A constitutional referendum was held in Uruguay on 27 November 1966 alongside general elections. Four proposals for amending the constitution were put to voters, with one option receiving 65% of the vote. As a result, the colegiado system was abolished in favour of returning to the presidential system.
Four proposals were put to voters, with each named after a colour.
The grey reforms were put forward as a popular initiative on 28 April by the National Party alliance. They provided for a presidential system in which the President could be re-elected. The President could also dissolve the General Assembly and restrict personal freedoms. The proposals also called for the separation of election dates.
The pink reforms were put forward as a popular initiative by the Colorado Party on 24 May with 500,000 signatures. It proposed reintroducing a presidential system, limiting presidents to a single term but allowing them to dissolve the General Assembly and preventing their impeachment. Although the party later switched its support to the yellow reforms, it could not withdraw the pink reform proposal from the referendum.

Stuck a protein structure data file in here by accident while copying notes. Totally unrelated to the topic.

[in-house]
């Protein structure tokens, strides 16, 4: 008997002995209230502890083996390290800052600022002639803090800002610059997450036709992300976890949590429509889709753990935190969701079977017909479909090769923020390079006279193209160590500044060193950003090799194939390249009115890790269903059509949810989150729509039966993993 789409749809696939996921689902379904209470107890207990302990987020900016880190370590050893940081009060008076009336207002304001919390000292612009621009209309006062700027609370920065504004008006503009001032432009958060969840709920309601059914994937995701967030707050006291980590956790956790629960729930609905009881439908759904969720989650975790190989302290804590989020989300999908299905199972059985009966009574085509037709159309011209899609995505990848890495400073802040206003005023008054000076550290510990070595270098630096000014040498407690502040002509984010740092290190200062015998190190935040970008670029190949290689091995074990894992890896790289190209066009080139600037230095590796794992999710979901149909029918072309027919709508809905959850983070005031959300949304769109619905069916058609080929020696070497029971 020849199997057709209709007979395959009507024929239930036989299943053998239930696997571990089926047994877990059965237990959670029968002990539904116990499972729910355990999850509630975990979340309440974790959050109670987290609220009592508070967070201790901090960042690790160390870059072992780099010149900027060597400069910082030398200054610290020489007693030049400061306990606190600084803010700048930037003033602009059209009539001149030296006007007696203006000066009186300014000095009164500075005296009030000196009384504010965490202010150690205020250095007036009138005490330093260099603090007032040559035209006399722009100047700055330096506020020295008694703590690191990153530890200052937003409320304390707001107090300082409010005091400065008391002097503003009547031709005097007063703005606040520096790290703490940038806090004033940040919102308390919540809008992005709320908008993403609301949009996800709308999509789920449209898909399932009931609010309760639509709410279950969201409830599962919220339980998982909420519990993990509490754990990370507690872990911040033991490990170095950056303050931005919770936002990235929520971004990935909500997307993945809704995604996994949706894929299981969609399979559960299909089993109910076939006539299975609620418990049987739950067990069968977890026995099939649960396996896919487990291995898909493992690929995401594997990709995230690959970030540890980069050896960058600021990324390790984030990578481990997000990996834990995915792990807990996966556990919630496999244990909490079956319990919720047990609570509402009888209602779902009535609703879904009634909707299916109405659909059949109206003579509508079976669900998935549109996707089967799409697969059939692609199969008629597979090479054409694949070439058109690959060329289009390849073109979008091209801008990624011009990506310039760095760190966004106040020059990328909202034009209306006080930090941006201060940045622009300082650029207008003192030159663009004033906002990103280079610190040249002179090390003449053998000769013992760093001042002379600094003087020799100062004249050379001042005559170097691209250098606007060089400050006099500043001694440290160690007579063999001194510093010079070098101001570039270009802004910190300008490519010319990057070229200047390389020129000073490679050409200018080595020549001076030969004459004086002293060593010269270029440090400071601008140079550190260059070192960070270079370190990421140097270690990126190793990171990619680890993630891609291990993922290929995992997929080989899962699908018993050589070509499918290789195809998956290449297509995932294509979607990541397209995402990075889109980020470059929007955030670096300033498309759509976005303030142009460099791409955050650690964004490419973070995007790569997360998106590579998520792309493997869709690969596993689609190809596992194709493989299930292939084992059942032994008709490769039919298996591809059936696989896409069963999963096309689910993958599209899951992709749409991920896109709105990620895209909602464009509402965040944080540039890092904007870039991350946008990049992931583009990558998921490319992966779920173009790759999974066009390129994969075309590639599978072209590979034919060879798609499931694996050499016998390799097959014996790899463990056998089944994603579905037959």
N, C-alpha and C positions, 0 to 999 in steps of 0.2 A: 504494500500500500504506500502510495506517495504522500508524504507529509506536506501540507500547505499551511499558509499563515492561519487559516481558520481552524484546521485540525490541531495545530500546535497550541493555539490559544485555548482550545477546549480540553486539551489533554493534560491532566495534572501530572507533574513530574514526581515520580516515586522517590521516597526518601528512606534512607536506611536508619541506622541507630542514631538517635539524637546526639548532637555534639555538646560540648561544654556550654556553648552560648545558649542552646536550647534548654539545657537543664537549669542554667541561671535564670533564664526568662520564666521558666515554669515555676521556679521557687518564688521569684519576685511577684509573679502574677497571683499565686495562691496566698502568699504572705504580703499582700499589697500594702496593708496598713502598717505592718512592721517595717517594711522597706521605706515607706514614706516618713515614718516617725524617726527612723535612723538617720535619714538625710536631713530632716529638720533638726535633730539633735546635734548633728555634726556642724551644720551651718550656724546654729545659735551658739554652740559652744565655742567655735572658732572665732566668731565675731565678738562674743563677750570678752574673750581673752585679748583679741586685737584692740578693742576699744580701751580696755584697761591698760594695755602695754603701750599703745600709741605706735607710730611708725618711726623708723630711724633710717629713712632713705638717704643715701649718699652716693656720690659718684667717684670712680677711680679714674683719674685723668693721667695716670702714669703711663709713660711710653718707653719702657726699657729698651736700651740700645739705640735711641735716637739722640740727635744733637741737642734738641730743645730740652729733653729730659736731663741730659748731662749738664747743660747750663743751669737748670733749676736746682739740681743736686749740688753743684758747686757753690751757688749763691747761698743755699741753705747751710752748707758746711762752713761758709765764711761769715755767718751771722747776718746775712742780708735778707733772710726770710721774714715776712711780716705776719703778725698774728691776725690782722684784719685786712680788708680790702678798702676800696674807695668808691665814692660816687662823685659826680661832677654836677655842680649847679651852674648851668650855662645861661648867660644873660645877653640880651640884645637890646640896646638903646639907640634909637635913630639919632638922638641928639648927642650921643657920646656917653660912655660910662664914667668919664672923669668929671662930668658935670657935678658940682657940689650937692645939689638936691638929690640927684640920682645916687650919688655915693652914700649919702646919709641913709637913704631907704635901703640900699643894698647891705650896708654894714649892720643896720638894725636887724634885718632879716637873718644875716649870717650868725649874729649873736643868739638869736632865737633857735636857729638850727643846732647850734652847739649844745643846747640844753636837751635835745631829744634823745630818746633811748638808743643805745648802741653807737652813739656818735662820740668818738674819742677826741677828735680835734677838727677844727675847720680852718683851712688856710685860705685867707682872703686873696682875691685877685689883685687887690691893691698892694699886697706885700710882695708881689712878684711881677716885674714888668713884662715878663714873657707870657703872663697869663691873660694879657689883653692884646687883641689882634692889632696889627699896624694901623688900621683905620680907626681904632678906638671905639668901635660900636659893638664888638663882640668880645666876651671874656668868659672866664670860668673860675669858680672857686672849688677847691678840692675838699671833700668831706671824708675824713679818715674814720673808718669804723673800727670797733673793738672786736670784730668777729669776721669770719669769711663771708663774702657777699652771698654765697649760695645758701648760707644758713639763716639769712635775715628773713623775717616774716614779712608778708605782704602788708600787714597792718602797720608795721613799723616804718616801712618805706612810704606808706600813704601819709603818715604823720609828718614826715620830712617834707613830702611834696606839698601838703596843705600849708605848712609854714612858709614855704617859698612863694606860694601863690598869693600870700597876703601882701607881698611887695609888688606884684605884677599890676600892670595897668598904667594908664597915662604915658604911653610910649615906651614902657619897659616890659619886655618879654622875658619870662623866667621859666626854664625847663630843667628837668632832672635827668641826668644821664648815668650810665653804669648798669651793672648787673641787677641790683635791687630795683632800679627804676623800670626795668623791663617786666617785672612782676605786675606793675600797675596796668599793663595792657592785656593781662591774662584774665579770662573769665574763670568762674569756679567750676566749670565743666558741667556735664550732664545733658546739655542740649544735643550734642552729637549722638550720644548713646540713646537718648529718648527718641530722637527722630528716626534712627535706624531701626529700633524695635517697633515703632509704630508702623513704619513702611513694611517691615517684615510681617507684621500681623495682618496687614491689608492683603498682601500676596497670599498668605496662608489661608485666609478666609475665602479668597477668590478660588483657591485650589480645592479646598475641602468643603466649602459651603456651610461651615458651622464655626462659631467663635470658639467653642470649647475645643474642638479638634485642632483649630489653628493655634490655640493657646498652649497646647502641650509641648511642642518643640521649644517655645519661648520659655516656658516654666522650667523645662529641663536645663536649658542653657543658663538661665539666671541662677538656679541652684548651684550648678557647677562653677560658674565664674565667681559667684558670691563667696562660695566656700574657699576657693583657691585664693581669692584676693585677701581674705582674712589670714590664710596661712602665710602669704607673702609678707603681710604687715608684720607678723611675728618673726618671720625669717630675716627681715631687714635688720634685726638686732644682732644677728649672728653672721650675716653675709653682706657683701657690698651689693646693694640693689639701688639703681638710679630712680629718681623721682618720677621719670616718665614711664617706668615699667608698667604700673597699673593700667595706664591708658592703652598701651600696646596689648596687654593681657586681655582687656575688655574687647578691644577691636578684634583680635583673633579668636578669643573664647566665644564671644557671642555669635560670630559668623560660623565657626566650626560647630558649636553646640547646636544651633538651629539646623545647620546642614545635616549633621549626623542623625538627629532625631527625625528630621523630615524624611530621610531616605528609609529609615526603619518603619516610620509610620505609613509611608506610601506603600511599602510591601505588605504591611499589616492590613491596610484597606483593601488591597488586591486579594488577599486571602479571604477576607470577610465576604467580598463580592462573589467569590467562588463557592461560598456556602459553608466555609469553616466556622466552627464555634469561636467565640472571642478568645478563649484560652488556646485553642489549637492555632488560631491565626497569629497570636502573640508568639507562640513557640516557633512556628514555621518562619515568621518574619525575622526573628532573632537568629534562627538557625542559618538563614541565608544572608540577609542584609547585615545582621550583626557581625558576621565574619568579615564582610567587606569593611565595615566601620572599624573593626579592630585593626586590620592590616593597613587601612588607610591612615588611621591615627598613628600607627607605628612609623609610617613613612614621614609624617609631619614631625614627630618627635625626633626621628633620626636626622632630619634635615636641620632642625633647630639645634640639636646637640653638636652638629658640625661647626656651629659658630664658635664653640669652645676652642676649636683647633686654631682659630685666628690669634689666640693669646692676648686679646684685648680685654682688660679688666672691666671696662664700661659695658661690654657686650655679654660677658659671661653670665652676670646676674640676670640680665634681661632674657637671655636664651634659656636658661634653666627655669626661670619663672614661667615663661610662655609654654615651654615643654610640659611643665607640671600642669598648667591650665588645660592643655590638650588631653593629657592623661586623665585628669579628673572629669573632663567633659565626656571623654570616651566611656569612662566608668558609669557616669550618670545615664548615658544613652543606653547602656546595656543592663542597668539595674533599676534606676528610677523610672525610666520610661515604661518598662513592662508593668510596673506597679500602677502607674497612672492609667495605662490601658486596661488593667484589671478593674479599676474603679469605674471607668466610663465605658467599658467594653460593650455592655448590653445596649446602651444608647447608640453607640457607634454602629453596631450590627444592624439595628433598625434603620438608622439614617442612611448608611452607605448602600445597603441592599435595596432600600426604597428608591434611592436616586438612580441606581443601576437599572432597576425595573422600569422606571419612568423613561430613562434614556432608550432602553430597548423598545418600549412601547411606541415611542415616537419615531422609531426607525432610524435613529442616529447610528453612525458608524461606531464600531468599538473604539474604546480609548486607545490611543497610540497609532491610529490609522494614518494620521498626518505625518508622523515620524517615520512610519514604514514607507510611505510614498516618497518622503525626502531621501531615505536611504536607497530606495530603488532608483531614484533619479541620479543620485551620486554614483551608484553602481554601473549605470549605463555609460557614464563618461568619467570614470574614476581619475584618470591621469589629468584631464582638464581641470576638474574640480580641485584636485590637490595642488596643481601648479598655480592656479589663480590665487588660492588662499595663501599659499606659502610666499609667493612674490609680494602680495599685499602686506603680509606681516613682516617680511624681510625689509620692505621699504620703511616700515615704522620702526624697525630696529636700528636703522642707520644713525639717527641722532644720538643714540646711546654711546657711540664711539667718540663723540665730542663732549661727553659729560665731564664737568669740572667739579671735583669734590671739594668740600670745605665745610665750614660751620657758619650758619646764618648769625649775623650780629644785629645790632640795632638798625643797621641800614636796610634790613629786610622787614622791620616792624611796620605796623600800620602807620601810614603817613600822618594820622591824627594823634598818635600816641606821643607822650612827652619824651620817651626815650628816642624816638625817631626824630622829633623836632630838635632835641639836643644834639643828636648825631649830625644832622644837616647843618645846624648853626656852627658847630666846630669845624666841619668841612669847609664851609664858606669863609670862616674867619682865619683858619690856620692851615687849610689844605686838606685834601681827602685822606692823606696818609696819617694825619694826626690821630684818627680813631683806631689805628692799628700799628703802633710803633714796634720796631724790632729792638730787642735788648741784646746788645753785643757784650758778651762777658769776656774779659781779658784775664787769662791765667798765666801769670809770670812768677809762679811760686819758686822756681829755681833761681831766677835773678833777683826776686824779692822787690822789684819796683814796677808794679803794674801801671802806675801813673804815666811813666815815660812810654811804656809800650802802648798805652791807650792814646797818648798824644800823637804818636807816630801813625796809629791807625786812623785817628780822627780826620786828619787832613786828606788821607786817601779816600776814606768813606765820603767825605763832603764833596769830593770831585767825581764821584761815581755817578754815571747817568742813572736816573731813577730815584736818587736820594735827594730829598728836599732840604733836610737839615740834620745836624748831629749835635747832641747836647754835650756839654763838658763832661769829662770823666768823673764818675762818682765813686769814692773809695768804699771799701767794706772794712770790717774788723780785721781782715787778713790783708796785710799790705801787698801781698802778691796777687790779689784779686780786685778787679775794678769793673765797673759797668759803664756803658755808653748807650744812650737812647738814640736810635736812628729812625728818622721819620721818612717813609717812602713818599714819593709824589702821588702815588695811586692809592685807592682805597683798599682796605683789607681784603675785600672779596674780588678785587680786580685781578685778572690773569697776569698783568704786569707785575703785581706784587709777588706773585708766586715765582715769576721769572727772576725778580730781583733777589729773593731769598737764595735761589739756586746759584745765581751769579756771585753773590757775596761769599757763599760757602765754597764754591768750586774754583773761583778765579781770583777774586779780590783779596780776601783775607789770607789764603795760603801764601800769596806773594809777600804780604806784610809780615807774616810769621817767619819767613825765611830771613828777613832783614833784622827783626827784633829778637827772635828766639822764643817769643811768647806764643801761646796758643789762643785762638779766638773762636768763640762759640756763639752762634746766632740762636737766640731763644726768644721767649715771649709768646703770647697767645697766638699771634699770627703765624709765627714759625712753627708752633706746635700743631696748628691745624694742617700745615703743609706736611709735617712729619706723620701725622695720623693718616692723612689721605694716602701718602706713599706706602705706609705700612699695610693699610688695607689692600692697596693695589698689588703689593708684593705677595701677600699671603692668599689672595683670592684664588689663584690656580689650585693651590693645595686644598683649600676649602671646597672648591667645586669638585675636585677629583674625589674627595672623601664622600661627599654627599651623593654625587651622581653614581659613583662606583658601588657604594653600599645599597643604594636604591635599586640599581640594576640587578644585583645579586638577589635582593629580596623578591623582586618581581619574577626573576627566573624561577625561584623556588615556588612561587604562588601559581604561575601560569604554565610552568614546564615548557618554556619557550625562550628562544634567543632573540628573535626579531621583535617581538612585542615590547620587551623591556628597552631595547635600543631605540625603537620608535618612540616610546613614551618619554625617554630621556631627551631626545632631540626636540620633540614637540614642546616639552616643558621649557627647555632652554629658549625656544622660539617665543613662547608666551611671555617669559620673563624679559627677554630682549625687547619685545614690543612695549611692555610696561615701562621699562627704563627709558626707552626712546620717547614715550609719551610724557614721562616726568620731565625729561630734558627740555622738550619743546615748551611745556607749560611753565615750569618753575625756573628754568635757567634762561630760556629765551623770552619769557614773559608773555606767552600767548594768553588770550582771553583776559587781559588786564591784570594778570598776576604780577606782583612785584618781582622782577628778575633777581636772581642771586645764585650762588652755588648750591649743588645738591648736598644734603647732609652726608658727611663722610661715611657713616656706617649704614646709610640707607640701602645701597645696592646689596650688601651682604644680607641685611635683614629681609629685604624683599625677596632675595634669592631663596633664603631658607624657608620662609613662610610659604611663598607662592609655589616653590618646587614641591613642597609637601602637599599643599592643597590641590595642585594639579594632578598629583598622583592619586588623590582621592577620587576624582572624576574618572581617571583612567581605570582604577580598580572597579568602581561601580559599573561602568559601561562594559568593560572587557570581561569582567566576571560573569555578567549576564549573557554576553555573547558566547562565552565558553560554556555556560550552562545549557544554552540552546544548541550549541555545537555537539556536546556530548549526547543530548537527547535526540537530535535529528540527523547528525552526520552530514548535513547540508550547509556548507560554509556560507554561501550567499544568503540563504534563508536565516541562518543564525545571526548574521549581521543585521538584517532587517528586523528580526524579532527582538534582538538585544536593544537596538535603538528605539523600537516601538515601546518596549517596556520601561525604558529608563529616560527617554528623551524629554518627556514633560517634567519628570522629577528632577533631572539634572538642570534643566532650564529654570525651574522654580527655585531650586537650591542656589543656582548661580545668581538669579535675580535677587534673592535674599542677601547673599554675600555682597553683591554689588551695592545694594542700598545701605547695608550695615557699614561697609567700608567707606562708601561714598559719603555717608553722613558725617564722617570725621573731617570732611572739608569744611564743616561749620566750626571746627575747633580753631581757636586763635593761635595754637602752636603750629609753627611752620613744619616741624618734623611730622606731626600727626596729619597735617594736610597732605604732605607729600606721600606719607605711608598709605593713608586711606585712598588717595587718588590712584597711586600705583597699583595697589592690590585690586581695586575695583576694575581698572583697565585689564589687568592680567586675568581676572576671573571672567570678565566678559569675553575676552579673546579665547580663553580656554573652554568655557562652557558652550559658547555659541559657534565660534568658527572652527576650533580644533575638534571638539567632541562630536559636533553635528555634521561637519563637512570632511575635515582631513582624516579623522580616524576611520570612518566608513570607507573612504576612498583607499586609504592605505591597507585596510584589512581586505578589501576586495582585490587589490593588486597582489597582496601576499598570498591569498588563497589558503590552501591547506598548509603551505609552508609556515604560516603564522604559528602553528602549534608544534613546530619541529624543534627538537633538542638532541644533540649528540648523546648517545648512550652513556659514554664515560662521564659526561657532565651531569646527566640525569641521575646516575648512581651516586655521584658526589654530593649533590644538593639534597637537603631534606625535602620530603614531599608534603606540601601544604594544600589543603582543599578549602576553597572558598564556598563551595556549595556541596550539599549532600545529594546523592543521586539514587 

The yellow reforms were put forward as a popular initiative by the Left Liberation Front on 24 May. They proposed reintroducing a presidential system, banning the President from seeking immediate re-election, scrapping the lema system, nationalising large estates and setting pensions at a level equal to at least 85% of employees’ final salary.
The orange reforms were put forward by the General Assembly on 24 August as a counter-proposal to the popular initiatives. They proposed re-introducing a presidential system, banning the President or Vice-President from seeking immediate re-election, allowing the President to dissolve the General Assembly and extending the parliamentary term from four to five years.
|Source: Direct Democracy|
- ^ Jump up to:ab c d e Uruguay, 27 November 1966: Constitution Direct Democracy (in German)